In pandemic Christmas, U.S. rivals aim to challenge Amazon under the tree
The new services seek to take some of the drudgery out of gift-giving. The features let consumers purchase a present online and have it delivered to the recipient with, for example, the retailer handling wrapping, a personal message or a receipt that does not show the gift’s price.
Amazon’s rivals have tried to chip away at its online preeminence, spending millions to fulfill orders faster, expand product catalogs and, in some cases, provide free shipping and even subscription services. But the first holiday sales season with widespread coronavirus has drawn attention to a previously overlooked battlefront: gift giving.
Consumers flocked to Walmart and other retailers early in the pandemic when Amazon was at times slow to deliver essentials including toilet paper. Now, Amazon competitors see another opportunity to seize market share.
“This is an area of opportunity where smaller or large retailers could differentiate given most consumers will be doing their holiday shopping online this year,” said Bobby Figueroa, who worked for Amazon’s ad sales unit before founding retail analytics startup Gradient.
Walmart.com on Oct. 28 added a “gift eligible” label on hundreds of thousands of U.S. product pages, including for toilet paper, a status previously not displayed until checkout. Gift eligible means Walmart can send gift receipts as well as let shoppers customize an email greeting. It will also ship the item in its boxes, concealing manufacturer packaging.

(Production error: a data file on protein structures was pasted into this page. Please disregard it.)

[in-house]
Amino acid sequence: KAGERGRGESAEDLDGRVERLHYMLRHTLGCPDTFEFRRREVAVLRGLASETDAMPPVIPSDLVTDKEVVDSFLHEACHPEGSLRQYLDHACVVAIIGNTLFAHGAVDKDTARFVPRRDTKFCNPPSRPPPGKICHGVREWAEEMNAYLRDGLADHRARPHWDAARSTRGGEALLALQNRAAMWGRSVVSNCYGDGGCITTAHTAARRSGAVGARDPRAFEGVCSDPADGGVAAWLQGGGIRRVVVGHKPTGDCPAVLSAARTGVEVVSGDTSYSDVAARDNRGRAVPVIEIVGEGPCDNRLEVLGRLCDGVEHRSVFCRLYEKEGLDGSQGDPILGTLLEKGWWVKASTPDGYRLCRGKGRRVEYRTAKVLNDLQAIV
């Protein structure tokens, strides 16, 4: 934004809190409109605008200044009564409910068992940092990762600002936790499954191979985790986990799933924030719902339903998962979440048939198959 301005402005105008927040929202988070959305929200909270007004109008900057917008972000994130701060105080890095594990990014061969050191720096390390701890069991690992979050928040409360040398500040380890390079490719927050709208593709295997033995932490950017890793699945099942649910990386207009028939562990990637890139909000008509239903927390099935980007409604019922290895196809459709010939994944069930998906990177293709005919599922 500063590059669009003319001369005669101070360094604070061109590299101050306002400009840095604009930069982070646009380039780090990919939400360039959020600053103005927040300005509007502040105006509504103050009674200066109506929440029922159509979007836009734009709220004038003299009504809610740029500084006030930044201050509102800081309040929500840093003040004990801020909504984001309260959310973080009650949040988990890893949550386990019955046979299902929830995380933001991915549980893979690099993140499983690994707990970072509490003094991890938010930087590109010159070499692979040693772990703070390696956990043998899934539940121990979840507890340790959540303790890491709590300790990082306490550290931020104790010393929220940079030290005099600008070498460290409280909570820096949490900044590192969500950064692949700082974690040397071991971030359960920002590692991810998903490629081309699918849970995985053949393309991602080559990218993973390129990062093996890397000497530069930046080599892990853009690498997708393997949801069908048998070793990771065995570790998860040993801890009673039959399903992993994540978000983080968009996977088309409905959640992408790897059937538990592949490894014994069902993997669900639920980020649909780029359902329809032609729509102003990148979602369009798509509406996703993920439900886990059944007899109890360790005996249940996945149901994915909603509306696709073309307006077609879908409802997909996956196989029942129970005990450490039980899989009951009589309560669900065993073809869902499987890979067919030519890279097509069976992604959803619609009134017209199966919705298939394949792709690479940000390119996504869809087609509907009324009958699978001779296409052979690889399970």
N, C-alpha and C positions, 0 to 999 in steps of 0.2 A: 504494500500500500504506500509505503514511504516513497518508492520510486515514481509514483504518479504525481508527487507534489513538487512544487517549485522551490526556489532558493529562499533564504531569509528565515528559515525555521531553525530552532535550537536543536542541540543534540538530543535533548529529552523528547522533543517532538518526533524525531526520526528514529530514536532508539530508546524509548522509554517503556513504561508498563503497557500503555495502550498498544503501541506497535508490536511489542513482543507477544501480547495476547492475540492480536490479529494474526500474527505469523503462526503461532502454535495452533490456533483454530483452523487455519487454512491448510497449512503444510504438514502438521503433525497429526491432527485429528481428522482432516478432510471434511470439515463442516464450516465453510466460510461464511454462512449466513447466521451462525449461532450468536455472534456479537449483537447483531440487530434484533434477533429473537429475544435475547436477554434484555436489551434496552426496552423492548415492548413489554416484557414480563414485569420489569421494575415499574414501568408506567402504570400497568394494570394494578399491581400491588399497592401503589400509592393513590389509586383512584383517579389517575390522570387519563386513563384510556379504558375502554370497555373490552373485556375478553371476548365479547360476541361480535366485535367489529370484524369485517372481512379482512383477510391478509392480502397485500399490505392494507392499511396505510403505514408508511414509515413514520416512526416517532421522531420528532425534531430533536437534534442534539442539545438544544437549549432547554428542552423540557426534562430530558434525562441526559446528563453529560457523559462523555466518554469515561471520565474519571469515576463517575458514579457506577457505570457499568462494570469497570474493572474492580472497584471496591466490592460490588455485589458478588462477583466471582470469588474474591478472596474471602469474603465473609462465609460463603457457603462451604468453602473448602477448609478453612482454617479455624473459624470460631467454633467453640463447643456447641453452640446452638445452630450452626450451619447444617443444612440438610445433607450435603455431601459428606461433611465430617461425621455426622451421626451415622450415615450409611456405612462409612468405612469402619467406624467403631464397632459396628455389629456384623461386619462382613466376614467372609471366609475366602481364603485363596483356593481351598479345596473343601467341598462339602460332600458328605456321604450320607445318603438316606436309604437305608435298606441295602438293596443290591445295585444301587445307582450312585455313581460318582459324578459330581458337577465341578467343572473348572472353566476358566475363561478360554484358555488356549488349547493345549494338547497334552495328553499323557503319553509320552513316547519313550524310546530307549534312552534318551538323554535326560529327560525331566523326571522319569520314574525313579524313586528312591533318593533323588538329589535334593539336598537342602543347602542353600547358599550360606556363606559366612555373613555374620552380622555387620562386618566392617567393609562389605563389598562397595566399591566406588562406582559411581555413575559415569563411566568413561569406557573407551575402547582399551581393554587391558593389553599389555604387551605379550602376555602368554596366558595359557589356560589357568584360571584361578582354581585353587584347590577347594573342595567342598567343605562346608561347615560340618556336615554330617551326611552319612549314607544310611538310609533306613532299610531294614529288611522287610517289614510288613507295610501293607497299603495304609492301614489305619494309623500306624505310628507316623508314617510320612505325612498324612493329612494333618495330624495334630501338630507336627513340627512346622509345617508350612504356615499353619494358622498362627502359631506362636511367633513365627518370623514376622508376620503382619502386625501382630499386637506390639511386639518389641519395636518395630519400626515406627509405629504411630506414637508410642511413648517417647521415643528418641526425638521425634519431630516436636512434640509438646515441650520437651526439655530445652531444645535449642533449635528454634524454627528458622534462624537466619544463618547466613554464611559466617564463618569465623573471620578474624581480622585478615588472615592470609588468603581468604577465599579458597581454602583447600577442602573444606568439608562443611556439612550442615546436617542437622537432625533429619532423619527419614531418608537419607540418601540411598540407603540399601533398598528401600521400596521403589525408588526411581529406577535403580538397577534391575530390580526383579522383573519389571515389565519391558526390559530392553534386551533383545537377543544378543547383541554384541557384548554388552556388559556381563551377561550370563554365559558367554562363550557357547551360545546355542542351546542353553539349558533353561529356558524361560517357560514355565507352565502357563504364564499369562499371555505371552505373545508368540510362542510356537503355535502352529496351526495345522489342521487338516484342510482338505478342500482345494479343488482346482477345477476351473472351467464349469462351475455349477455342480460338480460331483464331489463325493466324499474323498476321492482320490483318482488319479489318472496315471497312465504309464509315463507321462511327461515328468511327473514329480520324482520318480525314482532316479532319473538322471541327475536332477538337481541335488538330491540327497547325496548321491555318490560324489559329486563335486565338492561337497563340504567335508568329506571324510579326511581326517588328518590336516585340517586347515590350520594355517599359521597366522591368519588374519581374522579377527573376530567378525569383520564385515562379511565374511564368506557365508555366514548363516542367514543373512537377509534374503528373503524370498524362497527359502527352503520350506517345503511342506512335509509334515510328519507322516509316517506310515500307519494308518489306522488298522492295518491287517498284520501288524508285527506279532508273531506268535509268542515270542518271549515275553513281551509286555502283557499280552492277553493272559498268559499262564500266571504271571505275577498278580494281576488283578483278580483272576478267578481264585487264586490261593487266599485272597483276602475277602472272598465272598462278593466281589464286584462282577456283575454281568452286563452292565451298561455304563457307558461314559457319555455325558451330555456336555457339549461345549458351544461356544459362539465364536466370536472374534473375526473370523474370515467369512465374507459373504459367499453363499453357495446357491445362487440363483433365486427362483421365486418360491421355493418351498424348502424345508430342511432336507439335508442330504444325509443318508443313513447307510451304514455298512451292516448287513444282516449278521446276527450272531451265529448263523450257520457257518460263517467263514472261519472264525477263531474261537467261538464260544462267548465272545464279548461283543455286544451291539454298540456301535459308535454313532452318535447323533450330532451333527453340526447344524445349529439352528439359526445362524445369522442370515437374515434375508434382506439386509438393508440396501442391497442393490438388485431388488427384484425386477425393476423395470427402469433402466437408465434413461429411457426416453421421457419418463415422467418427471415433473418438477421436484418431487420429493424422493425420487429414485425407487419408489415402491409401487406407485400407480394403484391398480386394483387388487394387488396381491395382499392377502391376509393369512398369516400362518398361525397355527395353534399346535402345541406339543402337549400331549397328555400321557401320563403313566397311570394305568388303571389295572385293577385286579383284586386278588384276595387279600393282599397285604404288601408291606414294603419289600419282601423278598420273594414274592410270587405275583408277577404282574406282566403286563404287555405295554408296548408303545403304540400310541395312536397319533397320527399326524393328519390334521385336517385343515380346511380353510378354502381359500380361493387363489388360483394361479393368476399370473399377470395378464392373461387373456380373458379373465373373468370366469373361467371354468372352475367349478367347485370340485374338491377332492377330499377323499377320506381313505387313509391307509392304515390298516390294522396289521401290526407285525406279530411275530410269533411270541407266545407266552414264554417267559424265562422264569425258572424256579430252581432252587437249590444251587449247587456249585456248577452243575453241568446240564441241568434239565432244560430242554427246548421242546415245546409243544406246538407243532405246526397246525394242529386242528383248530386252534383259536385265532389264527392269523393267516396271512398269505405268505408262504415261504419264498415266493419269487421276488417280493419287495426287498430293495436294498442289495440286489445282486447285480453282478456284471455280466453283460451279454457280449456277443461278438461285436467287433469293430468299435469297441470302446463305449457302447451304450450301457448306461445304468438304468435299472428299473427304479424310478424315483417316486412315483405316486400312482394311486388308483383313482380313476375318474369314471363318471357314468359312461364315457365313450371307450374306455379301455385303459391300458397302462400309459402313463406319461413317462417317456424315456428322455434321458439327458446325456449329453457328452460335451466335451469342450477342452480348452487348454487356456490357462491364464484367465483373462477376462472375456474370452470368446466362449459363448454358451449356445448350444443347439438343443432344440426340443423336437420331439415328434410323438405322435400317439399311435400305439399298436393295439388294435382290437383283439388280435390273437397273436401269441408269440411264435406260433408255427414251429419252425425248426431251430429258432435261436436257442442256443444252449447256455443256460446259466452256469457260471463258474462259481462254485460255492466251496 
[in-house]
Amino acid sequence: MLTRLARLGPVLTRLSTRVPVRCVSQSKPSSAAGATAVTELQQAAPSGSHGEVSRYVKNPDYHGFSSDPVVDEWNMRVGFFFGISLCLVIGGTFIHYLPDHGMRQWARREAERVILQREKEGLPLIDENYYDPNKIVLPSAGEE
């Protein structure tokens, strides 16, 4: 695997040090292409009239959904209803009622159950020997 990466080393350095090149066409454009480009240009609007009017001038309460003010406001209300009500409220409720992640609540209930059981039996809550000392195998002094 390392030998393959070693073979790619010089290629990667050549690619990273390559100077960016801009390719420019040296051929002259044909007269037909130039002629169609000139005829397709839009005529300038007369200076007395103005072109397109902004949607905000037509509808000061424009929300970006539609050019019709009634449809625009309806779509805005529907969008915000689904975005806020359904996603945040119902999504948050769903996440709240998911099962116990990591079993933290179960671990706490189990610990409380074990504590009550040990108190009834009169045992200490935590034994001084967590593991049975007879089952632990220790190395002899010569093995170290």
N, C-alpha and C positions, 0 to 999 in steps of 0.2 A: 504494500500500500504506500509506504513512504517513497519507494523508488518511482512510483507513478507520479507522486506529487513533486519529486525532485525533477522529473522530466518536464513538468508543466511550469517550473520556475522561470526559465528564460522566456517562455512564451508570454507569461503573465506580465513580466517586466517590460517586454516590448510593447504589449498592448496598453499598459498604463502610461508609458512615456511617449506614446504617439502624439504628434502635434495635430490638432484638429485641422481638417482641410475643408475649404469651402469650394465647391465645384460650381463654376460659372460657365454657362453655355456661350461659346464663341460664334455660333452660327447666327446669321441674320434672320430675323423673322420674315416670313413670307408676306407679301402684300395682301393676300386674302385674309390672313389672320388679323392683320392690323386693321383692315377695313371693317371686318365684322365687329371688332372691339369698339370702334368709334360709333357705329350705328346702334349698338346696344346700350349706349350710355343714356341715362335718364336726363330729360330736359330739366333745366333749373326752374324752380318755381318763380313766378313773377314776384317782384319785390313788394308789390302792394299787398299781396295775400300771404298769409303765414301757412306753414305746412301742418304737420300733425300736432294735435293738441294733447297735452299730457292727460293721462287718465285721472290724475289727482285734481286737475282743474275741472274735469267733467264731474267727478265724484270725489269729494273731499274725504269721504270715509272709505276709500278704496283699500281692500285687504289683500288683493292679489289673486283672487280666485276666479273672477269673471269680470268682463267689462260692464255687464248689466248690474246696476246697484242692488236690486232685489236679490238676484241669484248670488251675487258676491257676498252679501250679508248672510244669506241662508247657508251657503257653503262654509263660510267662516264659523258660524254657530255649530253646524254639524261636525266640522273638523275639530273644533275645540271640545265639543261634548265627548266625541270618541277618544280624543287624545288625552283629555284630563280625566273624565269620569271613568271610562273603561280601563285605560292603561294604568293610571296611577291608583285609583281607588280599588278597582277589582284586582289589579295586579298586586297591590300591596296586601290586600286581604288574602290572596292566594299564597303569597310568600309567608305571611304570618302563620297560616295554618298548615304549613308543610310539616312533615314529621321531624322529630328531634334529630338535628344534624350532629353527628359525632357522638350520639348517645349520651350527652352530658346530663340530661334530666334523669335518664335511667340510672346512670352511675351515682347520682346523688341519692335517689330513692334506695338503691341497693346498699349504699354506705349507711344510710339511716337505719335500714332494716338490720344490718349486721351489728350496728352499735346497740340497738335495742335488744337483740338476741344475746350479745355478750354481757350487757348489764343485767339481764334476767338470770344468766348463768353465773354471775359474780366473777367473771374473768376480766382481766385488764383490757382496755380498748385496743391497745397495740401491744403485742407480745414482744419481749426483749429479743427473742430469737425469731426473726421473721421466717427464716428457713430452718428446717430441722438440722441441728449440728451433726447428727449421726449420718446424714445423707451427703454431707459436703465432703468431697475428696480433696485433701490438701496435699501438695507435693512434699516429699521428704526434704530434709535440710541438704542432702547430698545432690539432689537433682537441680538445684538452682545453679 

With gift giving already up over last year, Walmart increased inventory of laptops, loungewear and exercise equipment ahead of the holidays. Shoppers can search specifically for only gift-eligible items for the first time.
BestBuy.com in mid-October added an option for gift receipts with store pickups. It also started allowing shoppers to arrange for Best Buy to email gift recipients with a festive greeting on the same day items are delivered.
Estée Lauder Companies Inc EL.N this year is using technology from startup SmartGift that added options across five of its websites for shoppers to designate cosmetics and other items as gifts while letting recipients select color, size or scent before shipping.
Americans will spend $160 billion on gifts during the current quarter, up 5% from a year ago as people put savings from skipped outings into celebrating Christmas and other year-end holidays, according to industry analyst Coresight Research.
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